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Women’s Plus Size Clothing Charts – Busting the Myth of “True to Size”

I have my own plus size clothing company and I handle the communications with my customers as I think this is the best way to keep my hand on the pulse of my business. One question I get more times than I can count is “Are your items true to size?” I just want to shout this from the mountain tops

In an effort to better understand the sizing mystery I thought I would dig a little deeper into it by taking a look at a few major competitors.

Companies choose their own size standards for strategic reasons or at least some of them do.  Although I know this I was actually amazed how far the size chart variance was between reputable plus size clothing sites. I did find one sizing attribute that comes close to being called a standard but not really.

The different attributes are Small, Medium, Large or 1x, 2x 3x and 20/22 24/26 etc. I found that using designations such as Large or 1x is practically useless as a standard. At one end of the scale a size 1x was equal to 14/16 and at the other end of the scale a size 1x was equal to 22/24. Let’s take a look at three examples below. For our comparison we will use the size 1X

The size chart from Avenue shows a 1x starts at size 14/16 which has a bust size between 41 and 43.

Next we have JC Penny and their size 1x is equivalent to size 16w/18w which has a bust size between 41 1/2″ to 45″

Now to the upper side of the size charts we have Woman Within who’s 1x starts at 22/24 with a bust measurement of 46″ to 49 1/2″

Is it any wonder that women are confused and frustrated about buying

? Could the difference be more obvious? So why do people ask me if an item is true to size? I don’t know but I suspect a person judges “true to size” based on the conditioning they’ve experienced where they usually shop. I have to say some customers have even angrily told me I should consider making my clothing “true to size”. I just smile…sigh.

As I said previously there is a designation that comes closer than any other to a standard and that is the designation 14/16, 18/20 etc. You can see this in examples 2 and 3 but as you can also see it’s not a hard fast rule when you look at example 1.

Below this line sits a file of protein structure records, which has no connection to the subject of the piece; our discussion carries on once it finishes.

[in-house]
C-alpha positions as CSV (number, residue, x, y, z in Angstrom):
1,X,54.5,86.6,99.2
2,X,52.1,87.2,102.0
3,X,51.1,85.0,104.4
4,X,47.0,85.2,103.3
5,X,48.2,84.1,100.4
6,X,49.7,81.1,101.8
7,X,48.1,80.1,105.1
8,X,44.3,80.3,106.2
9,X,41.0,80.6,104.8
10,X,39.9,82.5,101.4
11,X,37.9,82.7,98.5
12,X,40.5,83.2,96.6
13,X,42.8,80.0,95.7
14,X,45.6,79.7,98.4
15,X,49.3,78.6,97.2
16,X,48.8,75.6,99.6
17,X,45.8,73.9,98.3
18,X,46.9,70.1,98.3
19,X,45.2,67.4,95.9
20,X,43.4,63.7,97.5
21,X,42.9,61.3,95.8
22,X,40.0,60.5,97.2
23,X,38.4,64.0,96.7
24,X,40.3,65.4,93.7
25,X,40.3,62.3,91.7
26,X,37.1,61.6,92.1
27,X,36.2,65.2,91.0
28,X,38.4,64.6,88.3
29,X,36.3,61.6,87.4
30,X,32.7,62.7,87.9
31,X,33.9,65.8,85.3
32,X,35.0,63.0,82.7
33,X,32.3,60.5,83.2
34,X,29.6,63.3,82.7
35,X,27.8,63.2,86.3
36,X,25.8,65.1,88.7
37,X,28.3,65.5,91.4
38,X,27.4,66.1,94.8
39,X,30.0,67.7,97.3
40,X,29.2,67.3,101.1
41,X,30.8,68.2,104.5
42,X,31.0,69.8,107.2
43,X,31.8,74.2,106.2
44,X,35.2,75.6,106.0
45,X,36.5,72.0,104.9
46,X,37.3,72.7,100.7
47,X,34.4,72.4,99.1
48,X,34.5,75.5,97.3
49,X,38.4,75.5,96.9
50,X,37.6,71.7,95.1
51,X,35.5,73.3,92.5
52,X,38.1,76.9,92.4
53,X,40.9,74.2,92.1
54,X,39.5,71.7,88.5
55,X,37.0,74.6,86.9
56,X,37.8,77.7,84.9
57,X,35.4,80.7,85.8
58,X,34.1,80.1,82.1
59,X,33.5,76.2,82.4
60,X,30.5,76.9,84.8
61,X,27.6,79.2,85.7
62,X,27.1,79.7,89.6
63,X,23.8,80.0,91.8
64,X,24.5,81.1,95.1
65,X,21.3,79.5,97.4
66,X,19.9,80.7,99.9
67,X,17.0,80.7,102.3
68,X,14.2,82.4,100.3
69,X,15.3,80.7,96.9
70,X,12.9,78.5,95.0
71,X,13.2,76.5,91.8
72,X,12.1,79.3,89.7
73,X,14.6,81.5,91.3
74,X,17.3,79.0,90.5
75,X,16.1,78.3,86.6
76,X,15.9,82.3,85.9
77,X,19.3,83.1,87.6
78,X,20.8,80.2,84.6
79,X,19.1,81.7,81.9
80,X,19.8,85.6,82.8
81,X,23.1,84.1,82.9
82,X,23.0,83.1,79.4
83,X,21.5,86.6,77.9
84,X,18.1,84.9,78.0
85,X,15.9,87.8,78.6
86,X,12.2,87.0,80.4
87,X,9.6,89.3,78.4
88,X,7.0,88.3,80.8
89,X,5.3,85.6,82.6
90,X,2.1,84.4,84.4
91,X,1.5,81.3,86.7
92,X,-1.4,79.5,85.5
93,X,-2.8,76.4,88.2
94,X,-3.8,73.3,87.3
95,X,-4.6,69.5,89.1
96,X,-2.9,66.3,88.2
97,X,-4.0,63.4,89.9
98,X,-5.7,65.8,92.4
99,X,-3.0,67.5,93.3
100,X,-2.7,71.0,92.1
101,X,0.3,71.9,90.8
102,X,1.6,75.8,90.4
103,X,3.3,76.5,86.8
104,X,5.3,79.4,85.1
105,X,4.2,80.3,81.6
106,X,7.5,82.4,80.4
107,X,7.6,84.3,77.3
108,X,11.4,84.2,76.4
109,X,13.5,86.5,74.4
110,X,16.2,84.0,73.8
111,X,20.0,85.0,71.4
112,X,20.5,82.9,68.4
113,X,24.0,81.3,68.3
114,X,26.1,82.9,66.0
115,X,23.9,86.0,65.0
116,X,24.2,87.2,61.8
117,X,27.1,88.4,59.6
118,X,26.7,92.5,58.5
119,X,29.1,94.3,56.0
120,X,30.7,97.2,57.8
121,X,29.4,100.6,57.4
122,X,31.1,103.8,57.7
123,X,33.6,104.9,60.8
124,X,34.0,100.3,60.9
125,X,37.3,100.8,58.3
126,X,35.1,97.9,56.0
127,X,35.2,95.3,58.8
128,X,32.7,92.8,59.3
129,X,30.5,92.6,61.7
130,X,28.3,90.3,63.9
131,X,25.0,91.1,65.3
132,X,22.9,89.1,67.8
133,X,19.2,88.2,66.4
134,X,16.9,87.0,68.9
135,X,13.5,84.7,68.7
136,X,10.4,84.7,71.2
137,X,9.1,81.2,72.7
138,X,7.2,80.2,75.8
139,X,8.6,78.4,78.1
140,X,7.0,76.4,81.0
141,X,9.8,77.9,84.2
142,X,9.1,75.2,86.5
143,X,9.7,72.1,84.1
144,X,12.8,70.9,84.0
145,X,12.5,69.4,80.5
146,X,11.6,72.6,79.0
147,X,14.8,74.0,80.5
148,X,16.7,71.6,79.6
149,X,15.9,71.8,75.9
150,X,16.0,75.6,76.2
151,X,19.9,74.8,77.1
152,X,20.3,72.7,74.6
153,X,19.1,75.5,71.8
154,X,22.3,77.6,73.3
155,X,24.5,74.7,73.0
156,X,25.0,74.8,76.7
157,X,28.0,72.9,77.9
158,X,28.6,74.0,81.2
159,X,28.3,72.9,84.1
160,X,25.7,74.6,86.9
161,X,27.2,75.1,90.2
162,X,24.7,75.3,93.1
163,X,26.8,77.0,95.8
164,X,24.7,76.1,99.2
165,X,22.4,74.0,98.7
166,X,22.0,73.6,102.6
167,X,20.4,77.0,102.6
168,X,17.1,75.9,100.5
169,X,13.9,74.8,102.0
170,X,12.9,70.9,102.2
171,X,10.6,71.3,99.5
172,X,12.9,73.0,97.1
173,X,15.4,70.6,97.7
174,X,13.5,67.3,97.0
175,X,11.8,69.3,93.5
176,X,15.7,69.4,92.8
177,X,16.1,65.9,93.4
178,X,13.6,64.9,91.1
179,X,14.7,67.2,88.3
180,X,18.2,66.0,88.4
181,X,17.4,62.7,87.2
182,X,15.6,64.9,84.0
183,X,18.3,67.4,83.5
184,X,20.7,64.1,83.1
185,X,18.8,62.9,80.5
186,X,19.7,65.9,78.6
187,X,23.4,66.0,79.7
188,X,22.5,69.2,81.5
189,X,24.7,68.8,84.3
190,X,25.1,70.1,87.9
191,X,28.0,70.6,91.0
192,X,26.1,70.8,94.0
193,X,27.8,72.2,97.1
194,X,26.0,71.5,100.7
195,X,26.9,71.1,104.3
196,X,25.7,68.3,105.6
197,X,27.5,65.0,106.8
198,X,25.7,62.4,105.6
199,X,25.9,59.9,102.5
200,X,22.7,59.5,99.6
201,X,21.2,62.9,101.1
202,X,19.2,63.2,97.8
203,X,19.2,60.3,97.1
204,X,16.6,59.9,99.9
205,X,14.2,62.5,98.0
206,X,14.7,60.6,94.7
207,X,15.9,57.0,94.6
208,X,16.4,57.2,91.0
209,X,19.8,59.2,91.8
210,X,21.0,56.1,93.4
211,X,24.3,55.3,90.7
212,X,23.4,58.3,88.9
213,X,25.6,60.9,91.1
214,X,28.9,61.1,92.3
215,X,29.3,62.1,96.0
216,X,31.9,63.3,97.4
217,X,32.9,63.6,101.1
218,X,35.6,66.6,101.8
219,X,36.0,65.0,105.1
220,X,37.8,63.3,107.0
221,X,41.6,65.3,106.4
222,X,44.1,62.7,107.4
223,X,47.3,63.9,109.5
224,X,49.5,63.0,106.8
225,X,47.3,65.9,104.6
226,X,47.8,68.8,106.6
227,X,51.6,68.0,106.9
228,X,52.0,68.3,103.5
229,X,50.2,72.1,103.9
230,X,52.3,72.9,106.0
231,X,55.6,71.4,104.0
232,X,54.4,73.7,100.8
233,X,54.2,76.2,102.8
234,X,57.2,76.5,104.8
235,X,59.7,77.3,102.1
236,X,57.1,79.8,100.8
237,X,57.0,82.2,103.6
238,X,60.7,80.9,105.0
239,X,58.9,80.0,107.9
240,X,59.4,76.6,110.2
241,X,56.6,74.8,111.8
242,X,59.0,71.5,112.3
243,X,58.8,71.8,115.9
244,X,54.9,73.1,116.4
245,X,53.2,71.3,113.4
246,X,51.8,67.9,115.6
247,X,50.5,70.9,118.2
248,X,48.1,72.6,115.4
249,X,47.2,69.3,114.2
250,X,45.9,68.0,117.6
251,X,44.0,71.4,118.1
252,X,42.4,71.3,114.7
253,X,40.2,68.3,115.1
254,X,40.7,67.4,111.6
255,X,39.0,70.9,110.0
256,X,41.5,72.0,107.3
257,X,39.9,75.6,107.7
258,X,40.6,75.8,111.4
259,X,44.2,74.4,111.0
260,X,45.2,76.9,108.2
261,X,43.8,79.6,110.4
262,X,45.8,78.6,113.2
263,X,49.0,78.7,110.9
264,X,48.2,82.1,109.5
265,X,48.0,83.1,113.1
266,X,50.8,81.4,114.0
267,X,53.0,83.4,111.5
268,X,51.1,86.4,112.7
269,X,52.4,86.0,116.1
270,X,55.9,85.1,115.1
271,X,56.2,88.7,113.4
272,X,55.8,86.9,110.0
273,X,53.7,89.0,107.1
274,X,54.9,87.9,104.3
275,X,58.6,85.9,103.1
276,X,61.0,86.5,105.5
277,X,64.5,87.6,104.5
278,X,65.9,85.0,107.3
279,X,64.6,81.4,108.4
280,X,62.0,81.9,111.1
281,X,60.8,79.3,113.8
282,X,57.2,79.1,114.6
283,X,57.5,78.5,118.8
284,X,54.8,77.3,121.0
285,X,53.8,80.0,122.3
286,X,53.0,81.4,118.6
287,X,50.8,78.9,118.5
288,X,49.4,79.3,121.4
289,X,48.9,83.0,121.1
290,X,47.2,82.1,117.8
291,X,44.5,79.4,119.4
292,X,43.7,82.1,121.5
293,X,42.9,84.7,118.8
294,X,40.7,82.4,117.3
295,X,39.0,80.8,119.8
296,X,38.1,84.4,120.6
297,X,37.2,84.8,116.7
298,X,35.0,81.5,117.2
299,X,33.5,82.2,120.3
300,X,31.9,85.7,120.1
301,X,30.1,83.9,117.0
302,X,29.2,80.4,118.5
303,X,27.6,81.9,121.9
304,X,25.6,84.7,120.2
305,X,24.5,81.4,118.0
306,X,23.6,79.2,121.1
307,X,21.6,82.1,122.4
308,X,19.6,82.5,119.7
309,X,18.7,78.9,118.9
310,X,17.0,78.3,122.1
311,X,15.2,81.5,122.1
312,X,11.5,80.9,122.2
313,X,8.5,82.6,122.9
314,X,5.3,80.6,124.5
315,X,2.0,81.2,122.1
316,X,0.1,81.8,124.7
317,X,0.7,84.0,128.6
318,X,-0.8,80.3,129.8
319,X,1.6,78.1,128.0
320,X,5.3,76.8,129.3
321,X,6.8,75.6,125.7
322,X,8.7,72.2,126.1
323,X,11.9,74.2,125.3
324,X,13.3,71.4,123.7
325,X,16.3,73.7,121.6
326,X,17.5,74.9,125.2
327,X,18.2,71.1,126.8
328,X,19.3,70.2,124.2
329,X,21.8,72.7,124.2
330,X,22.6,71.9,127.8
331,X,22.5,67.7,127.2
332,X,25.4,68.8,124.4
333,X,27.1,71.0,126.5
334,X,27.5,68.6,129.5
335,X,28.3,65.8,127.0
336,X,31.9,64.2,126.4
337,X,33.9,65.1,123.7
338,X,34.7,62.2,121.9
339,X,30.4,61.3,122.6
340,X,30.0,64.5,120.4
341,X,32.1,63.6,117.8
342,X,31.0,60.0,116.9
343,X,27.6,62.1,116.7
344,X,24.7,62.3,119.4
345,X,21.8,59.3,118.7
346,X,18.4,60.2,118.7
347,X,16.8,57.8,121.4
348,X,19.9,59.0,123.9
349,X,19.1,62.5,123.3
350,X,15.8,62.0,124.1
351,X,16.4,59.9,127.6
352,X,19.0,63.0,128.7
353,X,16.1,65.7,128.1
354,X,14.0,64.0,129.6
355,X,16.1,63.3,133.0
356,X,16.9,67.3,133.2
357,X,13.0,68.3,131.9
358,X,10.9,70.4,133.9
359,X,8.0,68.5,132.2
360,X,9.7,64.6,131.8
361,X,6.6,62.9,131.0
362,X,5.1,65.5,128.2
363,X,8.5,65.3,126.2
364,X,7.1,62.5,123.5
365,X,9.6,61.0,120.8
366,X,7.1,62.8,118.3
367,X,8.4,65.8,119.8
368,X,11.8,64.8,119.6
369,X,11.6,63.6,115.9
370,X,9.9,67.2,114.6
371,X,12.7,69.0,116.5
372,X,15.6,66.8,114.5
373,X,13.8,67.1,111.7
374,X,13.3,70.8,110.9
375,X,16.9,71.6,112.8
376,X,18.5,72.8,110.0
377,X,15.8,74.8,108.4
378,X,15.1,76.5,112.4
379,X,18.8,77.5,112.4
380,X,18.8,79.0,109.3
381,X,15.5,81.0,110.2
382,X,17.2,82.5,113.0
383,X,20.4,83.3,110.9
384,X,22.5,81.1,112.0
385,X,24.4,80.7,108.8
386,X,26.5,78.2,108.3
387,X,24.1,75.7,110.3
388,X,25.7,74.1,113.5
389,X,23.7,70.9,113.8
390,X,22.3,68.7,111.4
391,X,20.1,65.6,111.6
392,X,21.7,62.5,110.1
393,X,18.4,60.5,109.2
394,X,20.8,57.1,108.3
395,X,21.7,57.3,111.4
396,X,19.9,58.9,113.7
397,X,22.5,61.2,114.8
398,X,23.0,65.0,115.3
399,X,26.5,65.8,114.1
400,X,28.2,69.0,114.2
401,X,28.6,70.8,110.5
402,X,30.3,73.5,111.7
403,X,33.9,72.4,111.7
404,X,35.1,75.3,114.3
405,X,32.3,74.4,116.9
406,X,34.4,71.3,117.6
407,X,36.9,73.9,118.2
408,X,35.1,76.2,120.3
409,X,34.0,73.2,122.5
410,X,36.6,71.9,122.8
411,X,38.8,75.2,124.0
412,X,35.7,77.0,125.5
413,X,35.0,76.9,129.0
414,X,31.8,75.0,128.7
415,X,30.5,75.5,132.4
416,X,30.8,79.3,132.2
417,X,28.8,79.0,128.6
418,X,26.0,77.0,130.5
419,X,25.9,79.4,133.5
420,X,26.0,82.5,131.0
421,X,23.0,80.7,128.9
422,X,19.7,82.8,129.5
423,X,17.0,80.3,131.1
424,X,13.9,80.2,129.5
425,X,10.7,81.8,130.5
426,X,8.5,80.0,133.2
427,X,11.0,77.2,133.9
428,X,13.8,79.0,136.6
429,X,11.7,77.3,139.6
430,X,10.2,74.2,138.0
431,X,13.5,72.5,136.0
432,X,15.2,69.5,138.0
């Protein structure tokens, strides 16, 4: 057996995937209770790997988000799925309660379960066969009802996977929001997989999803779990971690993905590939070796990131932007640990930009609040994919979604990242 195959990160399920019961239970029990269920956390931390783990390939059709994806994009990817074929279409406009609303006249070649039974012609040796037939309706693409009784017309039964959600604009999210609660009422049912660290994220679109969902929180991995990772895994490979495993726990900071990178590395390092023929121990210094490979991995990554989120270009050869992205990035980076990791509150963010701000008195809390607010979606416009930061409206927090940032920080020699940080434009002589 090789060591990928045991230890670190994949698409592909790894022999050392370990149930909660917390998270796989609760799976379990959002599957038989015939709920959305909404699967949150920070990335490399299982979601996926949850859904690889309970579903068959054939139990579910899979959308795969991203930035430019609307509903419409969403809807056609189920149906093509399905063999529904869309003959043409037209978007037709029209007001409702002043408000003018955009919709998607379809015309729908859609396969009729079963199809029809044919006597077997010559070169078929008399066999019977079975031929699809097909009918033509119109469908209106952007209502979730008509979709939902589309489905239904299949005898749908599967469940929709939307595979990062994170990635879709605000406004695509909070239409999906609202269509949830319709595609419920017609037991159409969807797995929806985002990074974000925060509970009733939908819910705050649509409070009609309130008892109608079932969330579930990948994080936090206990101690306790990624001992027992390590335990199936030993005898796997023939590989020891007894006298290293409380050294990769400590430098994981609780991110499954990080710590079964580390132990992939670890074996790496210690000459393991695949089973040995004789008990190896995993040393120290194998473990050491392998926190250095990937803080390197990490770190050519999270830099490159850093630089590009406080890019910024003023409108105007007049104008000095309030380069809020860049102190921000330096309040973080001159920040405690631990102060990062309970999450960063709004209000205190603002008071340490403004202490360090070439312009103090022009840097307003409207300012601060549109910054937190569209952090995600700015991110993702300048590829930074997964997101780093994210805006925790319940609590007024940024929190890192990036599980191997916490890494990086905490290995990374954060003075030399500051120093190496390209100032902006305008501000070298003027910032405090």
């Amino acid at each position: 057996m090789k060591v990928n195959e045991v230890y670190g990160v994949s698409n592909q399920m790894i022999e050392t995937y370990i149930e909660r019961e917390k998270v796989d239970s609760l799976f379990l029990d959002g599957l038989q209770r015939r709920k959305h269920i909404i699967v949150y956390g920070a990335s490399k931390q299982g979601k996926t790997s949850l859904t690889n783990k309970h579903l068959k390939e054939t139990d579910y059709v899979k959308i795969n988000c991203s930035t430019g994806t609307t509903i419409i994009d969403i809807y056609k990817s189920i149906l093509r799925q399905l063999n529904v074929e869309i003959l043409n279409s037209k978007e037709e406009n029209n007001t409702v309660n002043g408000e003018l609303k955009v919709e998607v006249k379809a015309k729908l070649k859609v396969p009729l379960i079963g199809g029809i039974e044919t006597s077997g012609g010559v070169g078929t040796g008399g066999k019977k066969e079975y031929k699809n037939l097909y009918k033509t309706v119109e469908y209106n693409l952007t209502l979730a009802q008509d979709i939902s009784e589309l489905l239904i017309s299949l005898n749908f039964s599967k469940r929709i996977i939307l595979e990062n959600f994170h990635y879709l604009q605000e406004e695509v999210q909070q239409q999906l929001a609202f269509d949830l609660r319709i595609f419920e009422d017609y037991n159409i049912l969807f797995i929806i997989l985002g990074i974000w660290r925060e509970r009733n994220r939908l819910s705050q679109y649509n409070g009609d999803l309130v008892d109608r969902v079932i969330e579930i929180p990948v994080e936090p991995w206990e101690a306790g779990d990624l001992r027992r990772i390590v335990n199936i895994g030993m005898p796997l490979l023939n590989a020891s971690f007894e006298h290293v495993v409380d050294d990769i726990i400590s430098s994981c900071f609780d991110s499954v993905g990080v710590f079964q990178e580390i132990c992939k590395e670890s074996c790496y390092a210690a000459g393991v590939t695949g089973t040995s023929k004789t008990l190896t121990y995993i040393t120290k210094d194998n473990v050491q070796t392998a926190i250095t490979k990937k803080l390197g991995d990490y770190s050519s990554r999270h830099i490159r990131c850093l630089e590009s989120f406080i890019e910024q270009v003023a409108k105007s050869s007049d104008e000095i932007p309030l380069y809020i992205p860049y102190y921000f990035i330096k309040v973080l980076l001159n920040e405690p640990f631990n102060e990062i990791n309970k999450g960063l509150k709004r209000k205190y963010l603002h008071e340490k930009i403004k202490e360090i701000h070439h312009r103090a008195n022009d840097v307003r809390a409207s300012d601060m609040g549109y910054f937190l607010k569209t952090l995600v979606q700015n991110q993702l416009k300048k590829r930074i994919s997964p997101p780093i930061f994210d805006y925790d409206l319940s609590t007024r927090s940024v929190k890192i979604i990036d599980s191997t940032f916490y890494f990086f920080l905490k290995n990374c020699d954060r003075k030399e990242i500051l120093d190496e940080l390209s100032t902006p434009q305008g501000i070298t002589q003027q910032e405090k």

American Society for Testing and Materials (ASTM) was commissioned by the U.S. government to do a study of average sizes. Because I also follow these standards I can tell that JC Penny and Woman Within are most likely following the same study according to their charts so I lend more credence to their system (and mine). =)

In conclusion, following such designations as 1x, 2x etc is almost useless unless you shop at the same place all the time. This might also explain why the oldest plus size company Lane Bryant drops these designations altogether.

Buying plus size clothing online adds more complication to matters. So what’s a girl to do since she can’t try it before she buys it? Well I think a good first step is to know your size in inches then look at JC Penny or Lane Bryant’s size chart to figure out where you fall. Let’s say you are a size 18w so you type in the keyword “plus size clothing 18w” and you come up with a Santa Clause list of online clothing stores soooo…what to do next? Well I think using actual garment measurements is useful, which I do, but the problem is not many companies list them. With that being said if you can find one that does then compare your measurements to the actual garment measurements making sure to give yourself the allowance (ease) you are comfortable with.

I hope this has helped, but if not I think at the very least I’ve put another nail in the coffin of the “true to size” myth!